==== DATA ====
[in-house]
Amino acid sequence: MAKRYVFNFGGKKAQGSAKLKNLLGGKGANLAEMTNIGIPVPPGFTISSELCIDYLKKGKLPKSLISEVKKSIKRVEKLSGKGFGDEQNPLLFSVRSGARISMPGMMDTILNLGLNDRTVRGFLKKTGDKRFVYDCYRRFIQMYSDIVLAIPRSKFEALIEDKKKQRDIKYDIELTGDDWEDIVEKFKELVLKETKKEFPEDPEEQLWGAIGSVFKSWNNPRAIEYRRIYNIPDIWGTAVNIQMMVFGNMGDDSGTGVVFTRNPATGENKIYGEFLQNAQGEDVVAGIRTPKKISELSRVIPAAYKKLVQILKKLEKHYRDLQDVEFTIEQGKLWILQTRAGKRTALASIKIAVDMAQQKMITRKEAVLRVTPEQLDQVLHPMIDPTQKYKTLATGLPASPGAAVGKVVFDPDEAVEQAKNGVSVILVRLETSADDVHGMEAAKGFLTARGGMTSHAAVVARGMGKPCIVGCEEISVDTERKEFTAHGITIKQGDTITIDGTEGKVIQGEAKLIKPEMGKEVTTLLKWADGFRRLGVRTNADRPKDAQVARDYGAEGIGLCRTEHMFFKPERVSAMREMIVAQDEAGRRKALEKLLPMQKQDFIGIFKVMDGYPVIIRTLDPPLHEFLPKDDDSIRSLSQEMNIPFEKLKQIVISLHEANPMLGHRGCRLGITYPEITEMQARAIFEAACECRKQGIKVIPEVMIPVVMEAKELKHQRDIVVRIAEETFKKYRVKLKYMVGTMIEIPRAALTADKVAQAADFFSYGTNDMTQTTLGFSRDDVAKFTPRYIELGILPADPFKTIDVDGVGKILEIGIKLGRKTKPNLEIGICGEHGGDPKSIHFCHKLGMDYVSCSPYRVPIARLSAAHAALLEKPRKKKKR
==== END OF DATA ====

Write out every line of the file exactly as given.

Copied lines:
[in-house]
Amino acid sequence: MAKRYVFNFGGKKAQGSAKLKNLLGGKGANLAEMTNIGIPVPPGFTISSELCIDYLKKGKLPKSLISEVKKSIKRVEKLSGKGFGDEQNPLLFSVRSGARISMPGMMDTILNLGLNDRTVRGFLKKTGDKRFVYDCYRRFIQMYSDIVLAIPRSKFEALIEDKKKQRDIKYDIELTGDDWEDIVEKFKELVLKETKKEFPEDPEEQLWGAIGSVFKSWNNPRAIEYRRIYNIPDIWGTAVNIQMMVFGNMGDDSGTGVVFTRNPATGENKIYGEFLQNAQGEDVVAGIRTPKKISELSRVIPAAYKKLVQILKKLEKHYRDLQDVEFTIEQGKLWILQTRAGKRTALASIKIAVDMAQQKMITRKEAVLRVTPEQLDQVLHPMIDPTQKYKTLATGLPASPGAAVGKVVFDPDEAVEQAKNGVSVILVRLETSADDVHGMEAAKGFLTARGGMTSHAAVVARGMGKPCIVGCEEISVDTERKEFTAHGITIKQGDTITIDGTEGKVIQGEAKLIKPEMGKEVTTLLKWADGFRRLGVRTNADRPKDAQVARDYGAEGIGLCRTEHMFFKPERVSAMREMIVAQDEAGRRKALEKLLPMQKQDFIGIFKVMDGYPVIIRTLDPPLHEFLPKDDDSIRSLSQEMNIPFEKLKQIVISLHEANPMLGHRGCRLGITYPEITEMQARAIFEAACECRKQGIKVIPEVMIPVVMEAKELKHQRDIVVRIAEETFKKYRVKLKYMVGTMIEIPRAALTADKVAQAADFFSYGTNDMTQTTLGFSRDDVAKFTPRYIELGILPADPFKTIDVDGVGKILEIGIKLGRKTKPNLEIGICGEHGGDPKSIHFCHKLGMDYVSCSPYRVPIARLSAAHAALLEKPRKKKKR